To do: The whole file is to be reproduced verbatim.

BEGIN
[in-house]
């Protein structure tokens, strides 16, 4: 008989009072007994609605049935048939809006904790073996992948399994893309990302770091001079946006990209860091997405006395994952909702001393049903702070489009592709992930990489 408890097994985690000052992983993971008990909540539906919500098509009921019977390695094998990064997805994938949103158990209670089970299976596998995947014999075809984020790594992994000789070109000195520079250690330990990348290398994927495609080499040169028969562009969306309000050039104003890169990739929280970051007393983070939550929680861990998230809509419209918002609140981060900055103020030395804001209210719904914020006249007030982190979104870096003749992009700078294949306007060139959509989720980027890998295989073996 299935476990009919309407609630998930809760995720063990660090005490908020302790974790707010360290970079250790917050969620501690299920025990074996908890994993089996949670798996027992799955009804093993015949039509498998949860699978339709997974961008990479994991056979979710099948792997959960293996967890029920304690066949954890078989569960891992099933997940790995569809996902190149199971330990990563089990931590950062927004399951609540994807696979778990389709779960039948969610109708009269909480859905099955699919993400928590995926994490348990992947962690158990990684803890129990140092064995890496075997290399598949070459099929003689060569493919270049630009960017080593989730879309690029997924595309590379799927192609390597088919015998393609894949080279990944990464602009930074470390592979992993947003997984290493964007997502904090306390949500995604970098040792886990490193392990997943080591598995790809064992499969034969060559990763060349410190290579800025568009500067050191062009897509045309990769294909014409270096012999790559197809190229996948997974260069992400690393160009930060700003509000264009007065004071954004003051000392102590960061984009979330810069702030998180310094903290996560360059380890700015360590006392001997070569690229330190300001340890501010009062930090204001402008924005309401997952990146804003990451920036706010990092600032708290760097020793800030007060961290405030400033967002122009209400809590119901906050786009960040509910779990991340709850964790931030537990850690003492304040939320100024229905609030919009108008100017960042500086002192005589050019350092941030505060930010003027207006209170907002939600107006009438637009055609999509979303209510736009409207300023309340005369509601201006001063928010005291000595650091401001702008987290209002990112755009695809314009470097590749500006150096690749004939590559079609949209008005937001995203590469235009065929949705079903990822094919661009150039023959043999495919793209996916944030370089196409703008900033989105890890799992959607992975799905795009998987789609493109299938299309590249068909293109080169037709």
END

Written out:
[in-house]
């Protein structure tokens, strides 16, 4: 008989009072007994609605049935048939809006904790073996992948399994893309990302770091001079946006990209860091997405006395994952909702001393049903702070489009592709992930990489 408890097994985690000052992983993971008990909540539906919500098509009921019977390695094998990064997805994938949103158990209670089970299976596998995947014999075809984020790594992994000789070109000195520079250690330990990348290398994927495609080499040169028969562009969306309000050039104003890169990739929280970051007393983070939550929680861990998230809509419209918002609140981060900055103020030395804001209210719904914020006249007030982190979104870096003749992009700078294949306007060139959509989720980027890998295989073996 299935476990009919309407609630998930809760995720063990660090005490908020302790974790707010360290970079250790917050969620501690299920025990074996908890994993089996949670798996027992799955009804093993015949039509498998949860699978339709997974961008990479994991056979979710099948792997959960293996967890029920304690066949954890078989569960891992099933997940790995569809996902190149199971330990990563089990931590950062927004399951609540994807696979778990389709779960039948969610109708009269909480859905099955699919993400928590995926994490348990992947962690158990990684803890129990140092064995890496075997290399598949070459099929003689060569493919270049630009960017080593989730879309690029997924595309590379799927192609390597088919015998393609894949080279990944990464602009930074470390592979992993947003997984290493964007997502904090306390949500995604970098040792886990490193392990997943080591598995790809064992499969034969060559990763060349410190290579800025568009500067050191062009897509045309990769294909014409270096012999790559197809190229996948997974260069992400690393160009930060700003509000264009007065004071954004003051000392102590960061984009979330810069702030998180310094903290996560360059380890700015360590006392001997070569690229330190300001340890501010009062930090204001402008924005309401997952990146804003990451920036706010990092600032708290760097020793800030007060961290405030400033967002122009209400809590119901906050786009960040509910779990991340709850964790931030537990850690003492304040939320100024229905609030919009108008100017960042500086002192005589050019350092941030505060930010003027207006209170907002939600107006009438637009055609999509979303209510736009409207300023309340005369509601201006001063928010005291000595650091401001702008987290209002990112755009695809314009470097590749500006150096690749004939590559079609949209008005937001995203590469235009065929949705079903990822094919661009150039023959043999495919793209996916944030370089196409703008900033989105890890799992959607992975799905795009998987789609493109299938299309590249068909293109080169037709």